Queens Consort of Westminster Abbey
Twenty-eight queens consort have been crowned in the Abbey over the last thousand years and each has their own fascinating history.
Every day in March you can find out more about the queens consort as we explore the lives of these remarkable women.
From 1 March, we'll be publishing a new story about the queens consort every day.
Today's Consort: Eleanor of Aquitaine
Eleanor of Aquitaine was one of the most powerful women of the Middle Ages. She inherited vast estates and became queen of France when she married Louis VII in 1137. She was later crowned queen of England in the Abbey alongside her second husband, Henry II, in December 1154.
1. Matilda (wife of William I)
Matilda, wife of William the Conqueror. Her husband was crowned here on Christmas Day 1066 and her coronation followed in May 1068. The service asserted that she was divinely placed by God, shared in royal power, and blessed her people by her power and virtue.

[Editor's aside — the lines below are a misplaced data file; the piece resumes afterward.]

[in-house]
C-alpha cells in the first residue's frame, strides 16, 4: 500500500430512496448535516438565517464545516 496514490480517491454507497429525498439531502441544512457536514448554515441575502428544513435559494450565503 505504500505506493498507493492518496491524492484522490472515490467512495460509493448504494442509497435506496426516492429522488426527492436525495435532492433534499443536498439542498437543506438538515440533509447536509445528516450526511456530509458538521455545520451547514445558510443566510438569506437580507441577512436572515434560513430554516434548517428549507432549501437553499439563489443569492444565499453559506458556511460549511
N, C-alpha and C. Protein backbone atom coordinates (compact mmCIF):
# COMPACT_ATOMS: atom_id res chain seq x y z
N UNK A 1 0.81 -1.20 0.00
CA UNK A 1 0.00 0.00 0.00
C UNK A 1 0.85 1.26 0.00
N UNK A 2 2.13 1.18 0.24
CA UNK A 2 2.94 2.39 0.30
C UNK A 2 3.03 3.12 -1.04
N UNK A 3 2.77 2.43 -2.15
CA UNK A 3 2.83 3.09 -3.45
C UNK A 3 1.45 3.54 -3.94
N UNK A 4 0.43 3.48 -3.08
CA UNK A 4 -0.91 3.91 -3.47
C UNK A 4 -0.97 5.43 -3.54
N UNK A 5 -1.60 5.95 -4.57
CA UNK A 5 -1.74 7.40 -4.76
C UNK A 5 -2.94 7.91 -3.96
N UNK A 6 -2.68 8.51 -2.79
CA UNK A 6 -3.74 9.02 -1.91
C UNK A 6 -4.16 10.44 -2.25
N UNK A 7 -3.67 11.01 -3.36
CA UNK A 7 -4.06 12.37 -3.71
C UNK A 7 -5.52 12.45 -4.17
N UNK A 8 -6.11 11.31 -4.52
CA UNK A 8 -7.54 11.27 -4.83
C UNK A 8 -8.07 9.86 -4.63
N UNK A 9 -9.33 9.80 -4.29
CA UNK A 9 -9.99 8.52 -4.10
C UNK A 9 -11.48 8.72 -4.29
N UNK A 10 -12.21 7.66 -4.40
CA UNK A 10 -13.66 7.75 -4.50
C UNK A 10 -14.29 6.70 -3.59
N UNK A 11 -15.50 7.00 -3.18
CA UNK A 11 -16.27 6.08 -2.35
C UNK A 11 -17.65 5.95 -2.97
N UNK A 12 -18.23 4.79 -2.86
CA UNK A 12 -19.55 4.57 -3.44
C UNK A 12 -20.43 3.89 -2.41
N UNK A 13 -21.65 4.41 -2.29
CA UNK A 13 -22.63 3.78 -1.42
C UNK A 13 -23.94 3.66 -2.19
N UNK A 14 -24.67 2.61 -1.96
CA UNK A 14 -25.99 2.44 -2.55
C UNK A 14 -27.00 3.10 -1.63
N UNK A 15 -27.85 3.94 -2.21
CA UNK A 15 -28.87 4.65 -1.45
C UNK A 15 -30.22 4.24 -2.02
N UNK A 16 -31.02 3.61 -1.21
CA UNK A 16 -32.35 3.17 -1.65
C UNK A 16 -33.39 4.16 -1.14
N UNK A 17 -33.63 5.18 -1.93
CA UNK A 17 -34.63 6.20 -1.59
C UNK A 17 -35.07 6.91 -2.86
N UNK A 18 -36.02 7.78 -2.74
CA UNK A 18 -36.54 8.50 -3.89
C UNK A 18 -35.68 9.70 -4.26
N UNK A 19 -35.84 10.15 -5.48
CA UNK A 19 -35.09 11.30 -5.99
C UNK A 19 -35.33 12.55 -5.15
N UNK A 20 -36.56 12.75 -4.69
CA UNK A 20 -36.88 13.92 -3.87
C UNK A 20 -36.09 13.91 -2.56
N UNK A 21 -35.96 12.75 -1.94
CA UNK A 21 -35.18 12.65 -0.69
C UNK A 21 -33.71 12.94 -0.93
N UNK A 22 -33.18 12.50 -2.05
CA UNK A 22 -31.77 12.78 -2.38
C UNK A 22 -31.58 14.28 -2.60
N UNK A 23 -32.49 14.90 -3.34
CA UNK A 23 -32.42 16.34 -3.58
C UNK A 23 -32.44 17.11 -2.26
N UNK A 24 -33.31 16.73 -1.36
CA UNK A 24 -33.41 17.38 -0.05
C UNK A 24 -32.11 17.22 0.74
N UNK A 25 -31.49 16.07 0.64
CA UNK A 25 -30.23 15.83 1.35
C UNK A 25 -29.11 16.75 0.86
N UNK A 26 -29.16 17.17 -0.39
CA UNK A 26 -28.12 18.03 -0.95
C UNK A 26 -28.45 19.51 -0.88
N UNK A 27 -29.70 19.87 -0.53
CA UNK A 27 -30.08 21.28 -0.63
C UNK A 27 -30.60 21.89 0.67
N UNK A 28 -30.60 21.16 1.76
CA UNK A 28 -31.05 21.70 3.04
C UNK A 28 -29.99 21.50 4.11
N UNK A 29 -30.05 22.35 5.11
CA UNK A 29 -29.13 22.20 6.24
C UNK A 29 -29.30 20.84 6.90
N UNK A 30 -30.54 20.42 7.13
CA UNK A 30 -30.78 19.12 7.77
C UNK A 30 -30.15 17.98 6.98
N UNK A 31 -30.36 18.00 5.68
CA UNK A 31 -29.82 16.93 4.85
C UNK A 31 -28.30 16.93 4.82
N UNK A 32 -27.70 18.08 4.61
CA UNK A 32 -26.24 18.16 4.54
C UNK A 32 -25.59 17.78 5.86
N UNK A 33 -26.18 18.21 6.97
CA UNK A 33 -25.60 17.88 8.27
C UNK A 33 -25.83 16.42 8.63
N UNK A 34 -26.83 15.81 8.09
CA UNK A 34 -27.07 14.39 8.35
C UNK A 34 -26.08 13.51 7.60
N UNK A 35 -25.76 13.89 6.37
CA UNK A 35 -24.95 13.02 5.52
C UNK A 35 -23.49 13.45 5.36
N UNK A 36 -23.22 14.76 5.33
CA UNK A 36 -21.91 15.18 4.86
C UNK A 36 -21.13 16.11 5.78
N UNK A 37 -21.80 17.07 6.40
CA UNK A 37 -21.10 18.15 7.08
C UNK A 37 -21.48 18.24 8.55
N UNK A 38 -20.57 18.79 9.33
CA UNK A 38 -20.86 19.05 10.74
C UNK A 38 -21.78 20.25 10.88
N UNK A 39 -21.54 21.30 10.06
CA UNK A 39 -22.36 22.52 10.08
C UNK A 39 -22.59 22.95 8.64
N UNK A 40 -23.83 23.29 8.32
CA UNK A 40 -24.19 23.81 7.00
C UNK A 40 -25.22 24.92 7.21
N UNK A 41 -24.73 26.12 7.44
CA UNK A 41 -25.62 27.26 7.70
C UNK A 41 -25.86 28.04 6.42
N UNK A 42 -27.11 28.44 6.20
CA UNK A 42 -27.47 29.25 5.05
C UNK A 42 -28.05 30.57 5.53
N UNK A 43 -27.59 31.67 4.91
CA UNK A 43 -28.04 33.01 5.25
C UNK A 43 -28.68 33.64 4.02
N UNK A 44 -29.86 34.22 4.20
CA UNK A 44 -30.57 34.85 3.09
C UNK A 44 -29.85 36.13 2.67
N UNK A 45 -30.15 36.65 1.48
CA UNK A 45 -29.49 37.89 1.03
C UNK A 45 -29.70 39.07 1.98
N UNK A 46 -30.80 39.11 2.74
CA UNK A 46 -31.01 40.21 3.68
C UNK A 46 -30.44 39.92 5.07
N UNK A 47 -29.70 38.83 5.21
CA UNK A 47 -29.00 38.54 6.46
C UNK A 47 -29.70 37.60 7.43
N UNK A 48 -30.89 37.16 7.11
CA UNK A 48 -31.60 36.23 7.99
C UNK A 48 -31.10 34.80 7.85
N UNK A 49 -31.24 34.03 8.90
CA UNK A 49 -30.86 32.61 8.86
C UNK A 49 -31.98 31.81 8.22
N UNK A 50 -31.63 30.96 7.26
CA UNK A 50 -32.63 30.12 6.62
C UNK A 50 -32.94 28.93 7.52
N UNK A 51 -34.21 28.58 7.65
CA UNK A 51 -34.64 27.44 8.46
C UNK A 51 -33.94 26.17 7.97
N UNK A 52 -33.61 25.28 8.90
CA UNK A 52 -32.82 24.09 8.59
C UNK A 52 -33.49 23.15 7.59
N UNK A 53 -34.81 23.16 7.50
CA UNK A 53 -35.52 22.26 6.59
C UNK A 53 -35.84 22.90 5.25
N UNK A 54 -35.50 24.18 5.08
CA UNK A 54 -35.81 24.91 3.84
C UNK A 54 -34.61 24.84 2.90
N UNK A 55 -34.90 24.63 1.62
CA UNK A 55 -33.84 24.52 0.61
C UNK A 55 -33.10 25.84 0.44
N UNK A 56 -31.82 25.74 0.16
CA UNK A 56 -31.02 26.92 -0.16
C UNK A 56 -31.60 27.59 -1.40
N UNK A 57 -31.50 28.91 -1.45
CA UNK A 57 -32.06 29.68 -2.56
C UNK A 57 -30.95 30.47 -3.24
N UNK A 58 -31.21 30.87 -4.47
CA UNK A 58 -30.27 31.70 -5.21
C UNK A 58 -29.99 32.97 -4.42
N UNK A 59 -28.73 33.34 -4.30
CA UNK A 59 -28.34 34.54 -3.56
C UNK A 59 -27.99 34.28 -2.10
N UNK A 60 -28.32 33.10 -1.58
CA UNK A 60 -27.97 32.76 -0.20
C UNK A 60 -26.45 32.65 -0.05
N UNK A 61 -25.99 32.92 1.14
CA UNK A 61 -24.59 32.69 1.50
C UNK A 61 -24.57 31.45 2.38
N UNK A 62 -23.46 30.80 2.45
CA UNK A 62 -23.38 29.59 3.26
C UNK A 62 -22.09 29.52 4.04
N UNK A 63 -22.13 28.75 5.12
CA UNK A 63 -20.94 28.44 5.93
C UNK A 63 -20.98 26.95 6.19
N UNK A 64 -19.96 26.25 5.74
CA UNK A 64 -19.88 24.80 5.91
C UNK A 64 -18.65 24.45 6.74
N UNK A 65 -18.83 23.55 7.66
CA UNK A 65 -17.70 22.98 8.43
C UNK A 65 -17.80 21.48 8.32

Edith married Henry I in the Abbey on 11 November 1100 and was crowned queen at the end of the ceremony, taking the regnal name Matilda. She often acted as regent of England during her husband's frequent absences for military campaigns in France.
Following Matilda's death, Henry I married Adeliza of Louvain in January 1121 and she was crowned a week later. Although less involved in politics than Matilda, Adeliza was a great patron of the arts and literature, and supported the rise of French poetry in the English court.
3. Matilda (wife of Stephen)
A countess in her own right, Matilda of Boulogne was crowned queen of England on 22 March 1136. She had been pregnant when her husband, King Stephen, was crowned the previous December and joined him in England for her own coronation after giving birth to their son William.